Tim Kasher’s musical ventures can get pretty depressing at times. With lyrics about heartbreak and dying, the mood is often rather heavy, but last night when he took the stage at the Knitting Factory, the room was anything but sad.
Kasher came out a little after 10:30 p.m., apologizing for his lateness by explaining that he was hanging out by himself, joking that he’s had all day and “pretty much my entire life” to be ready, and still came on stage late. He opened the set with a new song slated to appear on his soon-to-be-recorded album, followed by “The Jessica” from Bigamy. As the night progressed, Kasher played a handful of songs both new and old with funny stories and jokes in between. After a heartfelt rendition of some Good Life songs, including “Some Bullshit Escape,” he was joined by opener Nate Kinsella to “play some real rock and roll music.” Though, for a moment Kinsella was nowhere to be found.
“I wonder if there’s a Nate Kinsella around,” Kasher said to the eager crowd. “I actually don’t know if he’s around.” Upon his appearance, the two soon launched into The Game Of Monogamy’s “I’m Afraid I’m Gonna Die Here,” filled with many interruptions. Kasher would stop and say hilarious things, including, “No, really, keep it up!” to a burly sounding man attempting to fill in on female backing vocals from the crowd. It seemed as though with every note Kasher had another thing to say, and nobody seemed to mind one bit.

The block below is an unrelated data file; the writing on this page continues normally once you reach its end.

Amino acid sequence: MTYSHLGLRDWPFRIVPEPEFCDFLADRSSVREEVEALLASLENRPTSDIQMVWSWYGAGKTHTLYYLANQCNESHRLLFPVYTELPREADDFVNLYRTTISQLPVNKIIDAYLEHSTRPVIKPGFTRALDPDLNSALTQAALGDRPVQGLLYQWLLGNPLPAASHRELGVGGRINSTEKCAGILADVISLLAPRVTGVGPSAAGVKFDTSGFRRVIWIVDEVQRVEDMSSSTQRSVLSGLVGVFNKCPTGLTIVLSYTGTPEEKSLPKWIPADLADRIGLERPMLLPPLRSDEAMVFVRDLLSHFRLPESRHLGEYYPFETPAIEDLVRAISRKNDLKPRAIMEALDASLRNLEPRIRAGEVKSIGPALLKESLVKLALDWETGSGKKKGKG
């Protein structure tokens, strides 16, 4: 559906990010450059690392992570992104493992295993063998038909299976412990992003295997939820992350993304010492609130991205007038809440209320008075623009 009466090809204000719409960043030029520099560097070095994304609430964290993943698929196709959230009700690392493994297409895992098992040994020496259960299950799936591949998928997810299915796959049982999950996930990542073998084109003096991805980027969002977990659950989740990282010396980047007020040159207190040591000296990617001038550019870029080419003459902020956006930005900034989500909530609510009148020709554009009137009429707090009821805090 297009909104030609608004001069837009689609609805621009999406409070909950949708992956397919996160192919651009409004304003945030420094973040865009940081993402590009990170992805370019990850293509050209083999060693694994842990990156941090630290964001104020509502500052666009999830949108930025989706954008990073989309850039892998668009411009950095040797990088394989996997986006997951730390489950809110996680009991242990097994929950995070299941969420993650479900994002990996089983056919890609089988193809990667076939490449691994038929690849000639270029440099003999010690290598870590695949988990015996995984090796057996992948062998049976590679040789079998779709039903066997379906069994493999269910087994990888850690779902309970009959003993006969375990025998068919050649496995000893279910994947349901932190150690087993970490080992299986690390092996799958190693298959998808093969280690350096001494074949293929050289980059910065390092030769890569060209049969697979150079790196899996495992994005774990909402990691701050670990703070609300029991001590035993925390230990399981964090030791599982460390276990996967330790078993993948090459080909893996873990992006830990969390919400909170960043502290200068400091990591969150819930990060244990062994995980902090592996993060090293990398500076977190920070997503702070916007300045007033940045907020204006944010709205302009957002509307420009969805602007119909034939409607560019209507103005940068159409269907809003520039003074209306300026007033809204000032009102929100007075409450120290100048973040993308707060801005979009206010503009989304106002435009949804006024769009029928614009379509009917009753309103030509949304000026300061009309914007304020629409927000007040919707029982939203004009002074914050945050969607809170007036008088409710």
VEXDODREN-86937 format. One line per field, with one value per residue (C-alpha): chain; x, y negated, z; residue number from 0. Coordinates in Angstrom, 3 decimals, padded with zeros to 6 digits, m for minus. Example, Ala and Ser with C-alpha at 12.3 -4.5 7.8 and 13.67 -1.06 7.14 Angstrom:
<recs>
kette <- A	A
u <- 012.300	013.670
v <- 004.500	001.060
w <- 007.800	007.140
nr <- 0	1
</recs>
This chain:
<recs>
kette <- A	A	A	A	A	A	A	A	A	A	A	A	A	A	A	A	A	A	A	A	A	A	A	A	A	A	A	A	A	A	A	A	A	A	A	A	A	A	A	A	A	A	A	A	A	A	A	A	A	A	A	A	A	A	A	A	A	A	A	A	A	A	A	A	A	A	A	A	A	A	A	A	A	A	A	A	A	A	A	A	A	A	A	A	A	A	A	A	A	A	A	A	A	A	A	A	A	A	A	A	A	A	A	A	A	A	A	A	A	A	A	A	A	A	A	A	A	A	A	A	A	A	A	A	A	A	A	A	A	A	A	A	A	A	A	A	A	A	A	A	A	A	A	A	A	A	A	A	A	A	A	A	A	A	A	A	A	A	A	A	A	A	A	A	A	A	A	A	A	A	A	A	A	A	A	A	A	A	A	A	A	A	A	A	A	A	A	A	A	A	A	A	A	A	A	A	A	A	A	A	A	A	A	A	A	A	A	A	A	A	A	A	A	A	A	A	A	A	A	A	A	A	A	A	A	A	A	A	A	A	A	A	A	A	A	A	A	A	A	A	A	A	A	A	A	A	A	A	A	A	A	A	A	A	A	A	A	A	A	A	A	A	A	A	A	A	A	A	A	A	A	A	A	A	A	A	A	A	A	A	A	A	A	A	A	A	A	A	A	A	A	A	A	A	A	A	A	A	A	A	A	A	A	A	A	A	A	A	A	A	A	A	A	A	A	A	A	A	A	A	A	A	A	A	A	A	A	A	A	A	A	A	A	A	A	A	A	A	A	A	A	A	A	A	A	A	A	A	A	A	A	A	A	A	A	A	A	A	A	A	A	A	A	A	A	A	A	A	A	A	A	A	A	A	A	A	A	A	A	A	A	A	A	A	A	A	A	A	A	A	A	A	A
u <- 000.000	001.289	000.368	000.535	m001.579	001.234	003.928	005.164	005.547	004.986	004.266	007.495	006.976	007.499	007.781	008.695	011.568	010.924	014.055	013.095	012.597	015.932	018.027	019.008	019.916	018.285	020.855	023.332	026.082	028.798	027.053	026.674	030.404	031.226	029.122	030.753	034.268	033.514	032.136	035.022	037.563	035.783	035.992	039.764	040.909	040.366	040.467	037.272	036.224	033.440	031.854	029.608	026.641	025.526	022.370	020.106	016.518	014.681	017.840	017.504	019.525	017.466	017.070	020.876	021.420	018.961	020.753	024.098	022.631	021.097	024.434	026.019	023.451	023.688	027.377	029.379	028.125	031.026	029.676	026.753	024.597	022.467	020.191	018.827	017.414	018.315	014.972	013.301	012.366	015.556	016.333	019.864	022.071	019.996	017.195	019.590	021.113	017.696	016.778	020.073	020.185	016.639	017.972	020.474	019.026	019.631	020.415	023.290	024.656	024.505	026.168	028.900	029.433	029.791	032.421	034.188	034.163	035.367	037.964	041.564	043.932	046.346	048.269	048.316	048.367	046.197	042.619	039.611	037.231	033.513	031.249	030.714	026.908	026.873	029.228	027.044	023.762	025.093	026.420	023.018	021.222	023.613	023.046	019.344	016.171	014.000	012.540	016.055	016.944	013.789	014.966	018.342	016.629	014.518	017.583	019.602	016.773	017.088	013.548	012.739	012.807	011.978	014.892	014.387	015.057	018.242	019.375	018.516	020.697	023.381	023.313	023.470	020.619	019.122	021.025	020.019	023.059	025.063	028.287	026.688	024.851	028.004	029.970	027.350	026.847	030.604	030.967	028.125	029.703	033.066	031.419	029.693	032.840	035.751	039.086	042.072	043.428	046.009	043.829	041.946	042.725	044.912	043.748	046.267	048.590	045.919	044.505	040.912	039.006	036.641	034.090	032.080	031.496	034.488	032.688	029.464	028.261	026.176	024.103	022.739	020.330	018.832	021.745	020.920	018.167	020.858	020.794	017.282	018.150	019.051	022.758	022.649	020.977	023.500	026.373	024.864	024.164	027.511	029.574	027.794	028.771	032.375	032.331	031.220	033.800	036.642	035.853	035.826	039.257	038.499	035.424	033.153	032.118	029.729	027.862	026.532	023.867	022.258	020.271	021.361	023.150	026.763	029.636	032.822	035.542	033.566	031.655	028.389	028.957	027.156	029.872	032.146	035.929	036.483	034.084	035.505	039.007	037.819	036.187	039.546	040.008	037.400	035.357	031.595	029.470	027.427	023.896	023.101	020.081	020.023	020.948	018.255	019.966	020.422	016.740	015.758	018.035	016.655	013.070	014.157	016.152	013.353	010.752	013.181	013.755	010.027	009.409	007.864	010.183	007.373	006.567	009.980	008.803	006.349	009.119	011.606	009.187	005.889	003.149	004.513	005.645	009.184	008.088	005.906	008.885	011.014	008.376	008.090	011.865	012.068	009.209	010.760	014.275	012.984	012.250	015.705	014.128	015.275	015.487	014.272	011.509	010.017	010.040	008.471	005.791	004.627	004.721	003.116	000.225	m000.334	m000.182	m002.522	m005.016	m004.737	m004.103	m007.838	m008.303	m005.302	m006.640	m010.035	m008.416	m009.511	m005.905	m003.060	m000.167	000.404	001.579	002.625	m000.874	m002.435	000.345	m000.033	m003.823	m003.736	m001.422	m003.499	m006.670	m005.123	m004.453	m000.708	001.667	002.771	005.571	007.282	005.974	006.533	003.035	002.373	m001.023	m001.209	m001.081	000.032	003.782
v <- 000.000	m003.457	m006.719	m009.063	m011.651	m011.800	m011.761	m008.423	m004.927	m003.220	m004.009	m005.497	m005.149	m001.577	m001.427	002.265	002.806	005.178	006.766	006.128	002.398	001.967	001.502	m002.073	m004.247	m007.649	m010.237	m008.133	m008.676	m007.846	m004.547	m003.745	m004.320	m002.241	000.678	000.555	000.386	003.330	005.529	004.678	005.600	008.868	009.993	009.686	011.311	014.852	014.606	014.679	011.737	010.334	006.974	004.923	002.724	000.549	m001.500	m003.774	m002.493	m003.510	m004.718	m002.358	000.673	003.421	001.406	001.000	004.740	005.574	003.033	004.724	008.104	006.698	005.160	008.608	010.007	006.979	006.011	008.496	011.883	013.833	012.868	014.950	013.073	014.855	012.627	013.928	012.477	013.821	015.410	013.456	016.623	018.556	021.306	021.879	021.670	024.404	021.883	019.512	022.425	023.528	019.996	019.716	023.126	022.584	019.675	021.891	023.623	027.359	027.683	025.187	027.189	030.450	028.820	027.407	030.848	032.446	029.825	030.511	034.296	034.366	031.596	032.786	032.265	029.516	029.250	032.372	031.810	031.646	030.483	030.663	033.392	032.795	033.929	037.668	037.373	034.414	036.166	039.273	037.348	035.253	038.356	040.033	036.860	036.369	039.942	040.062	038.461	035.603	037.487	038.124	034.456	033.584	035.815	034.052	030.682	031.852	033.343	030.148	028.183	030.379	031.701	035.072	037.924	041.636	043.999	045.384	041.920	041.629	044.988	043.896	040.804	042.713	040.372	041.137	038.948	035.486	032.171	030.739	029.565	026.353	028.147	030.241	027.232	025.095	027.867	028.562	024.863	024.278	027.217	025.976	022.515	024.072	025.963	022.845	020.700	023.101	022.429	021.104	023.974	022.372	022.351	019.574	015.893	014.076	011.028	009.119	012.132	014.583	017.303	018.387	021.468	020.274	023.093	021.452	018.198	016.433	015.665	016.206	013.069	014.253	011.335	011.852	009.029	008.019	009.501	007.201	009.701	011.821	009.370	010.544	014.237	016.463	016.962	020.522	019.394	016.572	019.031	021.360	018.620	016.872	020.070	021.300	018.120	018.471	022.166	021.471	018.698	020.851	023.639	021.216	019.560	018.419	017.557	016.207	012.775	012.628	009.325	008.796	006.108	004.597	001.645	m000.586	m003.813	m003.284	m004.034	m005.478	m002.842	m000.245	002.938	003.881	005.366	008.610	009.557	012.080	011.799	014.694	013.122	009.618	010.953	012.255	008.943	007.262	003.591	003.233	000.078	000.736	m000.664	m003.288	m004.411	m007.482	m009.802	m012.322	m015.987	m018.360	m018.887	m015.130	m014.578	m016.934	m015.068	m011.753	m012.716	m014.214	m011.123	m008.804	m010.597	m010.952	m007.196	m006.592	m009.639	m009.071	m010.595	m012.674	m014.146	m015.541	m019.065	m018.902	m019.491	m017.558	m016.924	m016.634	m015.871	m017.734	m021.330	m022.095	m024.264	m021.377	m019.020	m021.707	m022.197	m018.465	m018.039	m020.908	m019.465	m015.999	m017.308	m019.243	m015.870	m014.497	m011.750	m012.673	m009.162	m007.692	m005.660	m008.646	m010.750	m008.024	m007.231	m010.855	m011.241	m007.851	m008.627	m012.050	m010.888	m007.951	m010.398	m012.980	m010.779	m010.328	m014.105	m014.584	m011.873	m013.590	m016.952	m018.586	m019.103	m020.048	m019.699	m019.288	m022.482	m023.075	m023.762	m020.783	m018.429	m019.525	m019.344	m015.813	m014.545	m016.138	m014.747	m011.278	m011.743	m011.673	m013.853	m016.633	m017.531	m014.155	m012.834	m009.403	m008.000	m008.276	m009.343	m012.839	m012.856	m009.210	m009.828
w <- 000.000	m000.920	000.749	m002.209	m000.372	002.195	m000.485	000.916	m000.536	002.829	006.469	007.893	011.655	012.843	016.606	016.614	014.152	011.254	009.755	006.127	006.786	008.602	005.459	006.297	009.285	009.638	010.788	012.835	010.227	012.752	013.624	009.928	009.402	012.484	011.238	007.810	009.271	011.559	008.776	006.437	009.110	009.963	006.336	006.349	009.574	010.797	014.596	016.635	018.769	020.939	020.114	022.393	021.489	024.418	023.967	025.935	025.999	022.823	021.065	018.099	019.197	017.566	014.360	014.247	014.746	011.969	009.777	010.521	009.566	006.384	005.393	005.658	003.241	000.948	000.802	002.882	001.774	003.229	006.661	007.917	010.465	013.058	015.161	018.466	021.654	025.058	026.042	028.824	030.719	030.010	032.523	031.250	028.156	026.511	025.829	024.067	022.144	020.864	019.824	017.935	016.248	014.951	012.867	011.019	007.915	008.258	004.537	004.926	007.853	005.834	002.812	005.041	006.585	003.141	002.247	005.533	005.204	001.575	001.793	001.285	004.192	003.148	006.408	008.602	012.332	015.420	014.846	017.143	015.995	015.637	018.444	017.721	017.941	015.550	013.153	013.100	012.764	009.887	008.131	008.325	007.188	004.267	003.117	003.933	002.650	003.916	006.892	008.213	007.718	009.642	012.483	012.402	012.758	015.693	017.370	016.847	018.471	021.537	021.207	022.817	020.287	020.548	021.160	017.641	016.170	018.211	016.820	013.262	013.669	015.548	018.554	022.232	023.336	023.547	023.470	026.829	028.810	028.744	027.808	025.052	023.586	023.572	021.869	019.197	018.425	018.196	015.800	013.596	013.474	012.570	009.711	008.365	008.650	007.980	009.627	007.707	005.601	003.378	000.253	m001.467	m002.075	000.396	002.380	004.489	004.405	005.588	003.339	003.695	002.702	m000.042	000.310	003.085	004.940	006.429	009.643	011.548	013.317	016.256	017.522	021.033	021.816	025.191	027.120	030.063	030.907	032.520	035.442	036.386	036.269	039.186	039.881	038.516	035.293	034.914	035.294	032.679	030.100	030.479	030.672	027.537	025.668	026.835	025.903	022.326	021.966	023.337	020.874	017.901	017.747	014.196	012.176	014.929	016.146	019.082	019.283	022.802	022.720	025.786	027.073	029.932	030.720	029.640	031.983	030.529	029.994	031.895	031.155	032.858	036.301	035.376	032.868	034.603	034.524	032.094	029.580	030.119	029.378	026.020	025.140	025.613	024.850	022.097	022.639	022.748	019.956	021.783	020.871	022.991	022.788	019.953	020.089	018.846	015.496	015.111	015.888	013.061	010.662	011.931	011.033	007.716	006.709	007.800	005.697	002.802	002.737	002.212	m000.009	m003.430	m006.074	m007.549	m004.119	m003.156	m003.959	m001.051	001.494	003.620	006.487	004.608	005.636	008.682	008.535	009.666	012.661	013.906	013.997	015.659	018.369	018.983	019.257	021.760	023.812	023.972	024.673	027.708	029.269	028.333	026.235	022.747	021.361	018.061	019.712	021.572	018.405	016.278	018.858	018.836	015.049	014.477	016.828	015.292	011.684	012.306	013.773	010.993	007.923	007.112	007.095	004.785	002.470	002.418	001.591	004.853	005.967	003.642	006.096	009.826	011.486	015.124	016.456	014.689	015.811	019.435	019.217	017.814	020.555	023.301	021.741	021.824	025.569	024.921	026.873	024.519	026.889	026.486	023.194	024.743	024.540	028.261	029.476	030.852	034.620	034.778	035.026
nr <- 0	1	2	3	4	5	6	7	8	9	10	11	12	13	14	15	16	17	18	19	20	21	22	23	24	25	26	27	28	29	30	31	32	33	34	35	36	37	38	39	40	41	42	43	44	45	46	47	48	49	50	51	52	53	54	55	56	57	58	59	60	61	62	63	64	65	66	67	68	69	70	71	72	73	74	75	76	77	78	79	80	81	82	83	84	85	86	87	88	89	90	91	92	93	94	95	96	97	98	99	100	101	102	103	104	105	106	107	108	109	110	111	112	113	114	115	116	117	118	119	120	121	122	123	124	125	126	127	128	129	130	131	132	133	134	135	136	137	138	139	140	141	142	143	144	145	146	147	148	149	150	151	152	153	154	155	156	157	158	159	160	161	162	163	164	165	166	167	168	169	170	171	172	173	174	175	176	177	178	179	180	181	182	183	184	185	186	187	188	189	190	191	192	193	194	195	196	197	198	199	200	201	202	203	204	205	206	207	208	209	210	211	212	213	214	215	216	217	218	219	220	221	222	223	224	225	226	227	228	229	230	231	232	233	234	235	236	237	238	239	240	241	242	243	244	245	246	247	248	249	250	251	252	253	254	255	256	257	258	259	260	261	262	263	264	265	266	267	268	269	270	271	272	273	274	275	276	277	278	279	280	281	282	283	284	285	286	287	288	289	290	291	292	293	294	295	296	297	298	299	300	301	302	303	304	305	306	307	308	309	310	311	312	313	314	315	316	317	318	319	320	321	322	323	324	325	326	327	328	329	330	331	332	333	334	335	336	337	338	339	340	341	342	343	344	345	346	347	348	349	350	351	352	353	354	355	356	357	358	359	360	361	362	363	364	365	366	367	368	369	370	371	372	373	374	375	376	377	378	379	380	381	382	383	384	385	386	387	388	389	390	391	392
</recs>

He eventually got back on track midway through the song but not before telling the crowd that he was confident in his next lyric: “When the orderlies steal our wedding rings/Do they even care what stories our bands of gold can tell?” He finished the song with only one more interruption, asking the crowd members if they were laughing because he talks too much. He was met with an eruption of giggles, which caused him to laugh and yell, “Fuck all of you,” before ending “I’m Afraid I’m Gonna Die Here” for good.
The set continued with a few more new songs, some solo album favorites like “Cold Love” and “Bad, Bad Dreams,” and a nice selection of Cursive tracks. Fanboys all around the room went wild for the Cursive classic “Sierra,” though Kasher wasn’t too keen on his rendition. “I apologize,” he said. “That was bad.”
The night came to a close with a warming performance of “No Harmony,” with Kasher’s vocals echoing through a mostly silent room. His voice was on point, making the song twice as chilling as usual. Instead of playing an encore after, he calmly climbed off the stage to talk to the crowd, greeting fans like old friends and laughing with whoever wanted to say hello.